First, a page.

This is a graphic interpretation of the ingenious Amazon function called “Customers Who Bought This Item Also Bought.” Try putting in your favorite book’s title (the upper right field). And when you’re tired of your literary-ness, hit the drop-down in the left search field, change categories and put a new item into the right blank.
All of Amazon is watchable here, so now for something completely different: Music bought by customers who also bought recordings of the compositions of Nico Muhly, an American composer whose work is particularly nourishing to writers.
Yasiv is the work of Lab49 consultant Andrei Kashcha, and it’s an effect of “social” media. The ad hoc society of people who are buying things that you might like is tracked by Amazon with devastating promotional efficacy, as we know. And then it’s deftly conceptualized in a visual interface by our friend Kashcha. Not trivializing. Not cute. Useful and interesting. You’ve just gridded your preferences.
(2) Author Simon Spurrier. He’s in the UK, which is why he’s named Simon. All English guys are named Simon.
And he has had the disheartening experience of releasing a book, A Serpent Uncoiled, to what he calls “the most brain-shatteringly effusive reviews” – only to find that the usual suspects can’t sell it. News media, bookstores … we know this story, don’t we?
The newspapers struggled to know what to do with it. Retailers arched eyebrows. Readers pursed lips. How can we possibly handle this book, the world wondered, if you can’t tell us what it’s similar to? Originality, it turns out, can be its own worst enemy.
As he writes at TheFutureBook:
It’s the personal experience of the Failure which makes the thing, I think. That unmistakable whiff of humiliation. So I simply said so. Truth, or a version of it, is critical in these matters. I simply vented my bile the only way that felt right – with a deluge of ridiculous curses – and, yes: felt a lot better for it. 5,000 people watched the result in the first three days. I hope they felt better too. The book? If I’ve done my job right, that part will look after itself.
(3) Twingly.com. Say it with me now: Awwwww.
I have some acquaintance with these developers, a really crack group in Linköping. That’s in Sweden. I’d have kicked their Scandinavian butts if I’d been around at the time they seized on that name. For American eyes only: I think they meant Twinkly.
Nevertheless, Twingly is a blog search engine patronized primarily by European newspapers. What I want you to see, if you’ve never encountered it before, is this (it’s free, not “for free,” damn it):
The Twingly model is an evocation of the blogosphere as Earth majestically rotating on the engine of the data-drive. Huge pillars of cyber-power rise up into the air above the geographical location of each IP address that posts.
Once the Twingly world is downloaded to your computer and up on your screen, you hit “i” on your keyboard (for “interactive”) and you then have control. You can spin the world faster or slower, turn its 3D image around in any direction, resize it, inspect its activity, click on blog posts listed on the left to see more and link out to them.
Watch the times of day at which Europe is most active, the States, Asia, South America. The penguins have zero social media presence. Bless their hearts.
Some pillars turn Knossos-red, indicating especially bullish traffic. Note the parts of the world that are rarely active – they’re off The Grid. Not as global as we like to think, are we?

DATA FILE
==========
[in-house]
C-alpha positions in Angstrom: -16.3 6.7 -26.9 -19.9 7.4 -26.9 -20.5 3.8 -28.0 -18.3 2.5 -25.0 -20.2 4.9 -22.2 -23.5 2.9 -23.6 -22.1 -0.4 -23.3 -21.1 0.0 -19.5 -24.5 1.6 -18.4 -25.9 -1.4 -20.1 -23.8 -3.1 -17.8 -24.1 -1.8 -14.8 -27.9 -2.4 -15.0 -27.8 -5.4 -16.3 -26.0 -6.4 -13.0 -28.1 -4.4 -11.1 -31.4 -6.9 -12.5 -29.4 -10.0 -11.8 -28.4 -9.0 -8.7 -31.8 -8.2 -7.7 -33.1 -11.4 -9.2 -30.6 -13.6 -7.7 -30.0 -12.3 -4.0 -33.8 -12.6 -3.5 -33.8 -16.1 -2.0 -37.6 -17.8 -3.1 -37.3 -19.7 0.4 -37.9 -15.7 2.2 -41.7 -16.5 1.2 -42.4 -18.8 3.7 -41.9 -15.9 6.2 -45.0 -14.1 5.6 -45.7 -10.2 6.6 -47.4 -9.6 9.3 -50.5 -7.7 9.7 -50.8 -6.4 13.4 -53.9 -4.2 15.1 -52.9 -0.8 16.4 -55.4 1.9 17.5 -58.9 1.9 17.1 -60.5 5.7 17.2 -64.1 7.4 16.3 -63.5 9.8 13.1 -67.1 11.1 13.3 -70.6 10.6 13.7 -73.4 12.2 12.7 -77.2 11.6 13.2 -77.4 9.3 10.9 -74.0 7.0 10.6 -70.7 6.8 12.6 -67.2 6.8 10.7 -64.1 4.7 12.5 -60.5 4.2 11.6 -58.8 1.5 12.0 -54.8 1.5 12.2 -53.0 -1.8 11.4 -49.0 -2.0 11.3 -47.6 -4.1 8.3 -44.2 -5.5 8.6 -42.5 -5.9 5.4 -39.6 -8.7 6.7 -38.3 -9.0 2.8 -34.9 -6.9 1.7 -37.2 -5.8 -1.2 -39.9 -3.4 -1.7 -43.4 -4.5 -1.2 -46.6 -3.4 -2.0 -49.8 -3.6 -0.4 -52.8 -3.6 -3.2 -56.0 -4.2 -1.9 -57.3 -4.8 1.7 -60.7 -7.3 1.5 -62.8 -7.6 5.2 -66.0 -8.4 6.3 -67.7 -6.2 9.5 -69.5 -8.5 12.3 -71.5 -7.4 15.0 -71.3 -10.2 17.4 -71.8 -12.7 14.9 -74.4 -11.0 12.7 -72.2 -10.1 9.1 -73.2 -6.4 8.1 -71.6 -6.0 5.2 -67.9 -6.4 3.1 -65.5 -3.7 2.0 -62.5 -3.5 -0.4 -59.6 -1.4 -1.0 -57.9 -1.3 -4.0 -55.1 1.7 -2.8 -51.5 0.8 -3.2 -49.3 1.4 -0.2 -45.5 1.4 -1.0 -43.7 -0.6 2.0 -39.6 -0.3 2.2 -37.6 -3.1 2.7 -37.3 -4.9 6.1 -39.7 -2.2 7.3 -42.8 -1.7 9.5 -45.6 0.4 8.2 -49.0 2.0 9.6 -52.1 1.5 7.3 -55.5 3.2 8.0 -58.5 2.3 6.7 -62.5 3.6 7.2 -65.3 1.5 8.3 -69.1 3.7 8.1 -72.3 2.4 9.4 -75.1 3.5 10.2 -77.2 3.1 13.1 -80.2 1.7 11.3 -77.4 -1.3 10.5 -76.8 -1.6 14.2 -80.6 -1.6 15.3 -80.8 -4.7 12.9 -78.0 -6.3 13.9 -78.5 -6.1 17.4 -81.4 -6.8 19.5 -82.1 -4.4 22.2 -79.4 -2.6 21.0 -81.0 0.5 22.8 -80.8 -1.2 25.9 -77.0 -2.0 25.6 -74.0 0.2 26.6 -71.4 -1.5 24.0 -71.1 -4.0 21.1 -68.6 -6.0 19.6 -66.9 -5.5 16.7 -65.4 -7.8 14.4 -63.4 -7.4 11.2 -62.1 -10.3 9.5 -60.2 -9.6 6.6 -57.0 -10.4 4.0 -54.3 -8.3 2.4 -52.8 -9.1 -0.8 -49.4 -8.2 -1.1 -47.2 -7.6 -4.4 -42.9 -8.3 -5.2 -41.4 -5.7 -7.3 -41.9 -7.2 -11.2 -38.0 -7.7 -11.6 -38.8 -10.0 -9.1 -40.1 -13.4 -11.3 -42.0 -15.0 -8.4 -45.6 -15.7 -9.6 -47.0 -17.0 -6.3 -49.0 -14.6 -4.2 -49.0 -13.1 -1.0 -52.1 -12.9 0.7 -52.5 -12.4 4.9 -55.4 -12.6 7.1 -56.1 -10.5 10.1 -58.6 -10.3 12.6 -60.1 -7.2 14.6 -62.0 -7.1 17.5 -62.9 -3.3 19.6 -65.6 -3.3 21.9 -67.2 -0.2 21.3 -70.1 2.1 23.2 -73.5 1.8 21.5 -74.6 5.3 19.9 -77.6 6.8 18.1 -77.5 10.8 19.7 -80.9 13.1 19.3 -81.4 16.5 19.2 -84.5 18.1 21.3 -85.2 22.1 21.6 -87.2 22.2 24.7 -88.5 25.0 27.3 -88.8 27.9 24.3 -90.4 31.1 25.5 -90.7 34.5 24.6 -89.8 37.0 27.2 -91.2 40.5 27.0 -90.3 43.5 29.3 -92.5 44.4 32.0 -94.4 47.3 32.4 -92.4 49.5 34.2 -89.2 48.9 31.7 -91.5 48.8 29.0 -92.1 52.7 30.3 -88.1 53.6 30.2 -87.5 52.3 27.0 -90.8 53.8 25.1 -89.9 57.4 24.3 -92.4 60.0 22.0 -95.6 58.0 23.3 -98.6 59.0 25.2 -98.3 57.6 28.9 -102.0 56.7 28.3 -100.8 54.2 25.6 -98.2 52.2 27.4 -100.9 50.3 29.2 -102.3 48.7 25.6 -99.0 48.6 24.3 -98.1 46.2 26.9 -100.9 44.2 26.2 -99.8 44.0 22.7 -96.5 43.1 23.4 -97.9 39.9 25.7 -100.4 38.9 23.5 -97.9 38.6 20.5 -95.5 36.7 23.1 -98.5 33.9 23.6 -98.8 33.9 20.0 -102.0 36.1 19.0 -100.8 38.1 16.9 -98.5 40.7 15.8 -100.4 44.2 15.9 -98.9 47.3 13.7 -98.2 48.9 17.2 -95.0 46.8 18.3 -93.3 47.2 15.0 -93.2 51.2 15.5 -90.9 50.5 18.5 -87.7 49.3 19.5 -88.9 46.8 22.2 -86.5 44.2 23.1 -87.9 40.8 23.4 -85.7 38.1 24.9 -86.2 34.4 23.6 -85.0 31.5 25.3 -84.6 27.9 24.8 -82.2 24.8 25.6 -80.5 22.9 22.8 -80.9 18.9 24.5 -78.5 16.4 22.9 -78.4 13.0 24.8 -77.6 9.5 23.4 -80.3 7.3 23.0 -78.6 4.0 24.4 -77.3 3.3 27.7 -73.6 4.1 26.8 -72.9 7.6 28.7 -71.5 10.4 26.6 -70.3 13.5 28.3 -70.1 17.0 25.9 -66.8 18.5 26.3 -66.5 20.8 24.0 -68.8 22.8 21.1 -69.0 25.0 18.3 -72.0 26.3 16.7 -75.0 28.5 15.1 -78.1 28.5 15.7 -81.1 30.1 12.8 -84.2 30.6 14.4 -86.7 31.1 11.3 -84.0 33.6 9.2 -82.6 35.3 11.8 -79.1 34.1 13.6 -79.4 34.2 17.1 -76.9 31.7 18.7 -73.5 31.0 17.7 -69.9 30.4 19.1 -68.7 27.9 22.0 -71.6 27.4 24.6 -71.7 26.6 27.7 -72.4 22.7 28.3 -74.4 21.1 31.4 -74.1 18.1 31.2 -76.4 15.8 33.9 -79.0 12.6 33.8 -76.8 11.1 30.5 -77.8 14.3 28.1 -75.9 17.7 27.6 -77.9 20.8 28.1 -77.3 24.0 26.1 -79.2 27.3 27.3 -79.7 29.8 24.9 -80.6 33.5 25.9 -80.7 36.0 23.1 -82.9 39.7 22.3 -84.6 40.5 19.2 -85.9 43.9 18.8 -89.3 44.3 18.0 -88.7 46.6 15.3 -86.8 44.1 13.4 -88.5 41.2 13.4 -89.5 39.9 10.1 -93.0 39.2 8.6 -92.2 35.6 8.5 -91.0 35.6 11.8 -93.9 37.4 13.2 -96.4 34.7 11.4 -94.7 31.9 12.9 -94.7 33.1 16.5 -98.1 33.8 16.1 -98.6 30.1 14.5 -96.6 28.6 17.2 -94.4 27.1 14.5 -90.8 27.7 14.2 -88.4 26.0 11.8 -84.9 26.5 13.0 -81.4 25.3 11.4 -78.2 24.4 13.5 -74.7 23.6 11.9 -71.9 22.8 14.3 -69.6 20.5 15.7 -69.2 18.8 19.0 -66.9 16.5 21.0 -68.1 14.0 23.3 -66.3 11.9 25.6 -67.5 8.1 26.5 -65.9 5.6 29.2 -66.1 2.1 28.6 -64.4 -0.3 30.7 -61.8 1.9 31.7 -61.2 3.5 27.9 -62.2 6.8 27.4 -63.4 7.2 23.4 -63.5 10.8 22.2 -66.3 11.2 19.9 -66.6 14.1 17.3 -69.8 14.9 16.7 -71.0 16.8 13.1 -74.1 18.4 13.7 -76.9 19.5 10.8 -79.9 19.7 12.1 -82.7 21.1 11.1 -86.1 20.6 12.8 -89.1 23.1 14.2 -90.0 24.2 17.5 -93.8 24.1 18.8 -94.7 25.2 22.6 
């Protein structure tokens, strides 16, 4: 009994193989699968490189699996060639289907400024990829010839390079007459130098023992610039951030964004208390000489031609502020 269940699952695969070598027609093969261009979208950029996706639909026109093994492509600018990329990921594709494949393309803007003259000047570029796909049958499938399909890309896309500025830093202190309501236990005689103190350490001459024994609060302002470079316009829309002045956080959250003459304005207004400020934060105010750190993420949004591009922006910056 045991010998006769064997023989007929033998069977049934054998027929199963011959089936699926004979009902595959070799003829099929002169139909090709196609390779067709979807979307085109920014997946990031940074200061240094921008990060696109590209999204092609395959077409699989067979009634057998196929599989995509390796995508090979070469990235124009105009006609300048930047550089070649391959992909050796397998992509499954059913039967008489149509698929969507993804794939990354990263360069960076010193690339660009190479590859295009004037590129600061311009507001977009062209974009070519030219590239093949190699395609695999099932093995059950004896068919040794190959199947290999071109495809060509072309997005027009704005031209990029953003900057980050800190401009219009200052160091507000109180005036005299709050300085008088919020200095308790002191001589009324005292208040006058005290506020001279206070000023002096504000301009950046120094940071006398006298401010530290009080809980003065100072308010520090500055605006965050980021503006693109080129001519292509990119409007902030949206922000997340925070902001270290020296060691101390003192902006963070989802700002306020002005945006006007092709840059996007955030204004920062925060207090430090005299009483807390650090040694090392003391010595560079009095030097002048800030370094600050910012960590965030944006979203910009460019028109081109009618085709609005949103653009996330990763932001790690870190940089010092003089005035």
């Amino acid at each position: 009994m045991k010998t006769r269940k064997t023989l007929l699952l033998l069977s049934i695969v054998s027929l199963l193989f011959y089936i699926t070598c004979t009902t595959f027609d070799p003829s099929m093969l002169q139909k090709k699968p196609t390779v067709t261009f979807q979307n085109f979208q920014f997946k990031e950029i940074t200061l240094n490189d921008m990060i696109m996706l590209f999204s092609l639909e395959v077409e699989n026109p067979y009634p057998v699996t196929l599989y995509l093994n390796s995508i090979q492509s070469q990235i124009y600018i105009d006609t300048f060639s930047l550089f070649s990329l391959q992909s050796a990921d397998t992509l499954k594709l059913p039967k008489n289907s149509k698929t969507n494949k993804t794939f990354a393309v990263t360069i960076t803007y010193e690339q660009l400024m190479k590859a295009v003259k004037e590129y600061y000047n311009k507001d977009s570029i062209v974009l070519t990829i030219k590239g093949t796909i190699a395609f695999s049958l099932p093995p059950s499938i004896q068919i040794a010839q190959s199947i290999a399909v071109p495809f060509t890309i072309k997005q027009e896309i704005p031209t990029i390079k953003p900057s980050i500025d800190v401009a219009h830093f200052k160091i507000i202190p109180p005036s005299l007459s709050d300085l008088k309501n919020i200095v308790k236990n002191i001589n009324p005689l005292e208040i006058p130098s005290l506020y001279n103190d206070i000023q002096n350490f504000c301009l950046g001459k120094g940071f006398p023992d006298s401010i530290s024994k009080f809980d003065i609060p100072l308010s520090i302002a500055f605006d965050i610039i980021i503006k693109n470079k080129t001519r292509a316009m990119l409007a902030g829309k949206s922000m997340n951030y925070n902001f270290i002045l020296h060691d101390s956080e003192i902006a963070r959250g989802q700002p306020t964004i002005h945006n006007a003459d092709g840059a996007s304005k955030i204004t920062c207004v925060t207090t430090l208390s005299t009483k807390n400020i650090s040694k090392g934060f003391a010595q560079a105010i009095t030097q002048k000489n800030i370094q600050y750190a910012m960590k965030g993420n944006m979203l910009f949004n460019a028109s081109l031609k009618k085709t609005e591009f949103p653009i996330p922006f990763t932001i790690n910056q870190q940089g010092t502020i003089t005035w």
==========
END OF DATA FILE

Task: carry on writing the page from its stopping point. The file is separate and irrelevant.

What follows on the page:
There’s even a counter that tells me, last I checked, that the Twingly had tracked 77,009,518 blog posts since it started scanning in 2007.
The point for us, though, isn’t the Twingly search engine’s rich success. That’s the pride of the boys in Sweden. For us, it’s the concept of a world fairly bristling with comment. Just look at all we have to say. Look at how many of us are saying it. Look how frequently someone is holding forth about one thing or another, punching out into space with this opinion, that report.
Her audit, though delayed, answered must be,And her quietus is to render thee.
Time for me to shut up.
It’s in the Ether-green beauty of the Twingly’s twinkle that I want to leave you this month with the idea that these “social” media may gather their strength and fearsome reach from massive crowds of us, sure. But “social?” Really?
Sometimes they’re commercial (Amazon’s offerings). Sometimes promotional (Si’s book). Sometimes aesthetic (Twingly’s radiant sphere). But they’re far beyond two agents gossiping about their author-clients over the electronic fence. That’s social.
Our Grid is much too grand for our boorish colleagues who scream BUY MY BOOK! in every tweet.
This Grid can do loads with visuals from your last family reunion but its main currency is words. These are verbal media. And if anybody on the Twingly planet can spend words to their advantage, it should be us, the unboxed writers of that luminous world.
For now, tell me what you think. Is your own experience really social on these media? Originally, did you engage in them originally for that? Or were you looking for a market from the outset, your platform’s community, to sell your work? Today, are you hunting colleagues, tricks, and tricksters of the trade online? Are you in search of readers, buyers, and advocates for your cause? Are you seeking buddies, best whatevers forever, Vespoli rowers, bowling teams? Tell me (a) how long you’ve engaged in “social” media, (b) which ones you find most useful, and (c) and whether their usefulness is truly social.
And can you name for me an anti-social medium?
See ya. I gotta grid.